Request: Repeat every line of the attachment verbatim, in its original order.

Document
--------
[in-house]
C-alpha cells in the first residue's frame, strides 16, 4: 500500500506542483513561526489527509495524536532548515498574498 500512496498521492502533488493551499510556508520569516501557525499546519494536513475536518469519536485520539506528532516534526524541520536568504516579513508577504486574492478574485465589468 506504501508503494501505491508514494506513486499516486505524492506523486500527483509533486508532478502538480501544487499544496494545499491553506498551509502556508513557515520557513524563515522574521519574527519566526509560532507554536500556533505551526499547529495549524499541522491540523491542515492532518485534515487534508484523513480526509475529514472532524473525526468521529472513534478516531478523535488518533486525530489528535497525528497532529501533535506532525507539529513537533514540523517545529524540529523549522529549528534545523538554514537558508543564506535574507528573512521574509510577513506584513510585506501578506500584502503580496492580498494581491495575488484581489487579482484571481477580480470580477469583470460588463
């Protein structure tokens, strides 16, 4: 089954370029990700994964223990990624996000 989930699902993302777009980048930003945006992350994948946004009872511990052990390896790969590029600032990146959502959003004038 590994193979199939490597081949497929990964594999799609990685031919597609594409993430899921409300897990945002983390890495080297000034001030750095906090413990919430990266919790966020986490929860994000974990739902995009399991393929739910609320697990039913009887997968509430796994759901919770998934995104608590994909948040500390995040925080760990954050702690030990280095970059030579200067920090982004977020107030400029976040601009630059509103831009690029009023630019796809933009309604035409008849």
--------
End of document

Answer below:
[in-house]
C-alpha cells in the first residue's frame, strides 16, 4: 500500500506542483513561526489527509495524536532548515498574498 500512496498521492502533488493551499510556508520569516501557525499546519494536513475536518469519536485520539506528532516534526524541520536568504516579513508577504486574492478574485465589468 506504501508503494501505491508514494506513486499516486505524492506523486500527483509533486508532478502538480501544487499544496494545499491553506498551509502556508513557515520557513524563515522574521519574527519566526509560532507554536500556533505551526499547529495549524499541522491540523491542515492532518485534515487534508484523513480526509475529514472532524473525526468521529472513534478516531478523535488518533486525530489528535497525528497532529501533535506532525507539529513537533514540523517545529524540529523549522529549528534545523538554514537558508543564506535574507528573512521574509510577513506584513510585506501578506500584502503580496492580498494581491495575488484581489487579482484571481477580480470580477469583470460588463
């Protein structure tokens, strides 16, 4: 089954370029990700994964223990990624996000 989930699902993302777009980048930003945006992350994948946004009872511990052990390896790969590029600032990146959502959003004038 590994193979199939490597081949497929990964594999799609990685031919597609594409993430899921409300897990945002983390890495080297000034001030750095906090413990919430990266919790966020986490929860994000974990739902995009399991393929739910609320697990039913009887997968509430796994759901919770998934995104608590994909948040500390995040925080760990954050702690030990280095970059030579200067920090982004977020107030400029976040601009630059509103831009690029009023630019796809933009309604035409008849």